Welcome to the Dark Side. in This Section We Examine

Welcome to the dark side. In this section we examine various social structures that do not embrace intellectual freedom. Democracy and intellectual freedom enjoy a symbiotic, mutually nurturing, relationship, which tends to be self correcting when it works well. When, for instance, a government makes rules that suspend freedoms for the sake of preserving the institution, the system chaffs and will eat at itself until the imbalance is returned to a normal state. Systems of governance that employ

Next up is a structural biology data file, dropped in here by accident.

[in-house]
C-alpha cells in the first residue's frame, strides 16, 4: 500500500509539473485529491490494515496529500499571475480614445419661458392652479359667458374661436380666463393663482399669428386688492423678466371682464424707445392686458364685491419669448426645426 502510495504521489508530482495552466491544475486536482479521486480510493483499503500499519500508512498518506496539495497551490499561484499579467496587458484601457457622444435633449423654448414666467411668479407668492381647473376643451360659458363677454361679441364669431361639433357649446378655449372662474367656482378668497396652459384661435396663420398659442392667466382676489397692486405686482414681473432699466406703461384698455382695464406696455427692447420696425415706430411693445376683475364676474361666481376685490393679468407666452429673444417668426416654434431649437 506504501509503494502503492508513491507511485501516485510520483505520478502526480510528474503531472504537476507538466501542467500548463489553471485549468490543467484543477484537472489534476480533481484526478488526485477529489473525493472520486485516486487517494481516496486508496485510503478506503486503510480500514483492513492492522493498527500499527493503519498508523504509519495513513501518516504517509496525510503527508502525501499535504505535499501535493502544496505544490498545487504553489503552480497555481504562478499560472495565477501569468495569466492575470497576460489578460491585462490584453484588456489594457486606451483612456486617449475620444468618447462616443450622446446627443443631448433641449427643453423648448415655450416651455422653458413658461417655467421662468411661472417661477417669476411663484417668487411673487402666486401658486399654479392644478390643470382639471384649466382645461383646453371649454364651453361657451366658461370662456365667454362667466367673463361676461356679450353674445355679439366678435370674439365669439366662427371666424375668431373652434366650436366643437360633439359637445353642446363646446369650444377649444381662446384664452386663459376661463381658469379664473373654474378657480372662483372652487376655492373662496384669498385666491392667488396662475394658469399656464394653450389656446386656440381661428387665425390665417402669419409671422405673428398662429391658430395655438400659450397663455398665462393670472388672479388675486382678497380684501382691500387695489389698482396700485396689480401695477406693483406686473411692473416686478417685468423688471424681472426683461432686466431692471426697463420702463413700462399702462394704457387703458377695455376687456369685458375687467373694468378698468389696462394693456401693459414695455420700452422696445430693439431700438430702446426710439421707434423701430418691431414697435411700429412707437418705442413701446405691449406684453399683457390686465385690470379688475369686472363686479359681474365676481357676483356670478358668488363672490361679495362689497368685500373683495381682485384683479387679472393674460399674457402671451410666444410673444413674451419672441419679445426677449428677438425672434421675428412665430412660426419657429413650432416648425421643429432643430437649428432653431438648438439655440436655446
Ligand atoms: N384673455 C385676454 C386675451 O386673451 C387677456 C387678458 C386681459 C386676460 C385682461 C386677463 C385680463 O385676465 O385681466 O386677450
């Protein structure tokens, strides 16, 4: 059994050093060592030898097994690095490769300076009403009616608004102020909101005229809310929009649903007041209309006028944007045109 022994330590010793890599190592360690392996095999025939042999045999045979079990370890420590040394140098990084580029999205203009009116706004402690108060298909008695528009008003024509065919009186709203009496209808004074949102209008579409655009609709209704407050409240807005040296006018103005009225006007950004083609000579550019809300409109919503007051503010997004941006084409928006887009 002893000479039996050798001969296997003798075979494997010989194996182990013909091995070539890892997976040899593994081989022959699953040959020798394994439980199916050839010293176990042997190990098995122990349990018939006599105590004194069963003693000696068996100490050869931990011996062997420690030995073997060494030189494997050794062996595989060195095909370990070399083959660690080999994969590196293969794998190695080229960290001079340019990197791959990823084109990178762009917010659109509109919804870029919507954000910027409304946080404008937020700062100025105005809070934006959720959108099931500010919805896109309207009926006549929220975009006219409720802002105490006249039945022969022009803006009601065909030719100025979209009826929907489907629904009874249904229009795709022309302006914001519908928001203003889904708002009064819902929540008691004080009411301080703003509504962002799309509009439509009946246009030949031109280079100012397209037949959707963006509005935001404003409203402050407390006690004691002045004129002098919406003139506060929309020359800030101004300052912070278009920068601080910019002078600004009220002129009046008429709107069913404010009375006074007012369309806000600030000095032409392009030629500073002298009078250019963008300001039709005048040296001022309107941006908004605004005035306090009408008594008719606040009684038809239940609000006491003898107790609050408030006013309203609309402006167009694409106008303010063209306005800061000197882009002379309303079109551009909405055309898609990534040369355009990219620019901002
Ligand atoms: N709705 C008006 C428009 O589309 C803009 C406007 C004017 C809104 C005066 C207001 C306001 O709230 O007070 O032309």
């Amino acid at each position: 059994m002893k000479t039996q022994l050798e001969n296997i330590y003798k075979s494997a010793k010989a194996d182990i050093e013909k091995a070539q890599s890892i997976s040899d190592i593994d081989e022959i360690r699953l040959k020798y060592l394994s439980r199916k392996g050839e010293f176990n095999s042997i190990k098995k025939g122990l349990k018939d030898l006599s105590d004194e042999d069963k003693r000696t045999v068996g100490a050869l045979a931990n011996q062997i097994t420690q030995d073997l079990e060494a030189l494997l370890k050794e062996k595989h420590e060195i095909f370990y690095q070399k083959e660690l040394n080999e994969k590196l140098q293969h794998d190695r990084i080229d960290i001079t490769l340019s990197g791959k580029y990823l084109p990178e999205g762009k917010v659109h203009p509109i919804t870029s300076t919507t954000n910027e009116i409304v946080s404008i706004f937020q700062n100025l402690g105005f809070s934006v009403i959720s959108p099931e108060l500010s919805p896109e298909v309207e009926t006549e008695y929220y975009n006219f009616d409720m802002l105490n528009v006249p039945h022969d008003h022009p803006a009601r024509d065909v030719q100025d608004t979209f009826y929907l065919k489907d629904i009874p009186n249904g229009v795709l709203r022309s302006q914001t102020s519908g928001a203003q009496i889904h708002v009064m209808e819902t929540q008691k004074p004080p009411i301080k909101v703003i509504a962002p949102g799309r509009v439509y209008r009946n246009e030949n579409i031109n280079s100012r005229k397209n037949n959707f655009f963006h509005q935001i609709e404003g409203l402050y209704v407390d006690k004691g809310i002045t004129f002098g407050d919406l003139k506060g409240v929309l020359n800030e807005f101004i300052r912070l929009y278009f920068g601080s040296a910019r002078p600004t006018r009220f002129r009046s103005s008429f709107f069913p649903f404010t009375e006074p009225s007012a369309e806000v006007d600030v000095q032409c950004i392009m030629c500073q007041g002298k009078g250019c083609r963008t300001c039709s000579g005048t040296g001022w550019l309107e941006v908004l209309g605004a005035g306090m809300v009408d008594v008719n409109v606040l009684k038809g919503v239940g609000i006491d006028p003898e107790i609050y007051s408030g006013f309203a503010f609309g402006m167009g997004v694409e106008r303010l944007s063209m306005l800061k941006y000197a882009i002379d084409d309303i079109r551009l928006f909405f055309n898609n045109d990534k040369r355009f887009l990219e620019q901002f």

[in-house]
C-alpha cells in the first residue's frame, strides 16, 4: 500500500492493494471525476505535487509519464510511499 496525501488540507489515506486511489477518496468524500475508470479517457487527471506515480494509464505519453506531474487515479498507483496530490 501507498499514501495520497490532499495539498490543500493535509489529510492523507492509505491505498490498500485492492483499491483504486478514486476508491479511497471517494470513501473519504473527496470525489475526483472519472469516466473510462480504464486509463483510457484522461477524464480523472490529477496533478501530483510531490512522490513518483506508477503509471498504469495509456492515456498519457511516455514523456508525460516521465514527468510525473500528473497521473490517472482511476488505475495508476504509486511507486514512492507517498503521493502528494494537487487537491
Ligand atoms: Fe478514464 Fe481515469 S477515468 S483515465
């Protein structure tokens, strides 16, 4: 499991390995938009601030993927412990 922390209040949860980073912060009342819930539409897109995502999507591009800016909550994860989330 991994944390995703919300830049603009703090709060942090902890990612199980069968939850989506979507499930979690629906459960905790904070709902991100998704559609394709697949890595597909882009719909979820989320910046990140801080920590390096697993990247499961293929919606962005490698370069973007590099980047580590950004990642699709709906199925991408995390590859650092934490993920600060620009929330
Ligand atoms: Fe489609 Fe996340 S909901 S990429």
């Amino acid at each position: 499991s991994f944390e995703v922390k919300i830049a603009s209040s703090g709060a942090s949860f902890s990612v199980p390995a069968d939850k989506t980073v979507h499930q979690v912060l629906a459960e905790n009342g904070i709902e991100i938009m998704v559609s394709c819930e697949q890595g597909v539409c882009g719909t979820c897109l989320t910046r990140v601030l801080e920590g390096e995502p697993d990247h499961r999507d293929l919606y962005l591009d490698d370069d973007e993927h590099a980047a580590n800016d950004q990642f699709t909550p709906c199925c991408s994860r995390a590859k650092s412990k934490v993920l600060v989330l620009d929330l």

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  Welcome to the dark side. In this section we examine various socialstructures that do not embrace intellectual freedom. Democracy and intellectualfreedom enjoy a symbiotic, mutually nurturing, relationship, which tends to be self correcting when it works well. When, for instance, a government makes rules thatsuspend freedoms for the sake of preserving the institution, the system chaffs andwill eat at itself until the imbalance is returned to a normal state. Systems of governance that employ controls on its citizens access to information and imposelimits on their self expression do so in an attempt to manage the culture and societyfor the purpose of maintaining control. The low hanging fruit of this example wouldbe Germany’s Third Reich, Tojo’s Japan, and Moussolini’s Italy were our Axis of Evilin the early middle years of the last century. All of them maintained strictstandards of behavior, limits on what its citizens could have access to in regards toworld news, and had high expectations for the personal commitment of its peopletowards the welfare of the state.German students burn books with unGerman ideas on May 10, 1933.More subtle are the nuanced controls that happen even in democraticgovernments during times of difficulty. Our own nation’s struggles from the timesof slavery where teaching a slave to read was a crime to our recent struggles withthe Patriot Act, all indicate that the maintenance of intellectual freedom is aconstant struggle. But it is not always by government edict that our freedom tohave access to information and rights to personal expression are threatened.Sometimes strong cultural or societal forces rise to suppress opposing points of view to solidify their power base.Silencing opposing views through force or intimidation has long been afundamental tool for those seeking to gain or maintain control over a givenpopulace. Examples of these tactics creating formidable obstacles to those whocherish freedom of thought are to be found in each phase of human history butsome carry with it the stuff of legend. One such tragic episode took place in theyear 415 CE in the city of Alexandria.Alexandria, the mighty seaport in Egypt by 415 CE was under Roman rule. Though centuries old, the Library of Alexandria continued to be the most famous inthe world boasting a host of scholars and teachers that were at the cutting edge of science and invention. Christianity had begun to take a strong hold on the cultureof the city and was starting to exert its influence. The Christian leadership believed  that the scholarly practices at the Library were as evil as they felt Paganism to beand should be eradicated.Into this setting we introduce Hypatia, daughter of Theon, himself a notedscholar at the library. She was encouraged from childhood toembrace learning being sent to Athens and Italy to study.She became a great mathematician, astronomer and philosopher. The classes and lectures she gave at the library were popularamong the rich and influential of the city and she was highlyregarded among her colleagues. Considered of uncommonbeauty, Hypatia enjoyed free access to society becoming closefriends with the Roman Prefect Orestes, and openly riding her chariot to and fromher work at the library. This was her life in a time where women were consideredlittle more than property. She was a Pagan though she had many Christian friends.Her refusal to accept the Christianity, her popularity with students and scholars, andher friendship with Orestes, brought her the unwelcome attention of Cyril, a Bishopwho railed at her and her pagan beliefs from the pulpit. Then, in 415 CE, an angry mob of Christian fanatics set upon Hypatia as shewas driving her chariot home from a lecture at the library. The mob was believedto be led by a man called Peter the Reader, a devotee of Cyril’s. They dragged her from her chariot and stripped her naked.Accounts vary as to whether she was led through the streets indisgrace to a church where she was murdered, but all accountsagree that the fanatics tore the living flesh from her bones usingbroken shards of pottery then burned her remains. Almost all of Hypatia’spublished works were eventually lost with the decline of the library. A few of herinventions, like the hydrometer used to measure the density of water, made it outof Alexandria before her murder, but for the most part her works have been lost tohistory. Cyril was sainted by the church. Through the dark ages superstition and religious zealotry worked hand inhand to maintain the appropriate level of societal ignorance. Free thought was notonly discouraged, in many instances it was punishable by law. One of the morefamous of the martyrs of intellectual freedom was Galileo Galilei an Italian scientistin the 1600’s. Such was his impact on how we think about the universe, thatSteven Hawking is quoted as saying, “Galileo, perhaps more than any other singleperson, was responsible for the birth of modern science.” He made many importantdiscoveries and charted many heretofore unexplored pathways through the cosmos.But his great crime was to support heliocentrism, or the theory that the sun was thecenter of the solar system as opposed to geocentrism, the belief that the universe isearth centered. He defended his theory in a publication he titled, “DialogConcerning the Two Chief World Systems” which was published in 1632. Churchfathers were not amused and Galileo was forced to recant his beliefs, publicly, andspend the rest of his life under house arrest.  Portrait of Galileo Galilei painted in 1636 by Justus Sustermans .In a far more modern test of intellectual freedom, we move forward just shortof 300 years to 1925. The State of Tennessee has passed a law making it illegal toteach that man came from any lower form of life, the Theory of Evolution